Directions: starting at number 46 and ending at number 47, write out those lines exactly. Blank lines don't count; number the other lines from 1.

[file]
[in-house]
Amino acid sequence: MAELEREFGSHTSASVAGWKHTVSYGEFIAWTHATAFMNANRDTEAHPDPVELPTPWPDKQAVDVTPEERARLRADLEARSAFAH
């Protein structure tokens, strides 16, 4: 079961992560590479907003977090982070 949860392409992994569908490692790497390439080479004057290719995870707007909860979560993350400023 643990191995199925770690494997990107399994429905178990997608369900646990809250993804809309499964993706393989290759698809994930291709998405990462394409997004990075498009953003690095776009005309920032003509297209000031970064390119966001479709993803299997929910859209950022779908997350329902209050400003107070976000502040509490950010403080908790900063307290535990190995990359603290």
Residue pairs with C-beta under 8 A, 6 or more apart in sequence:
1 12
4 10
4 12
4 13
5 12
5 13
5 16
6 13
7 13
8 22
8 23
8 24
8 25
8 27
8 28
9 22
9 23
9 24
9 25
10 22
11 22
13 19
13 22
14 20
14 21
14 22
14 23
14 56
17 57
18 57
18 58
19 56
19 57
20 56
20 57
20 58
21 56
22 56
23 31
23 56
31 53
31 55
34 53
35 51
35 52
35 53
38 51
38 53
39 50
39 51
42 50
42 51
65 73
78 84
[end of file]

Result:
31 55
34 53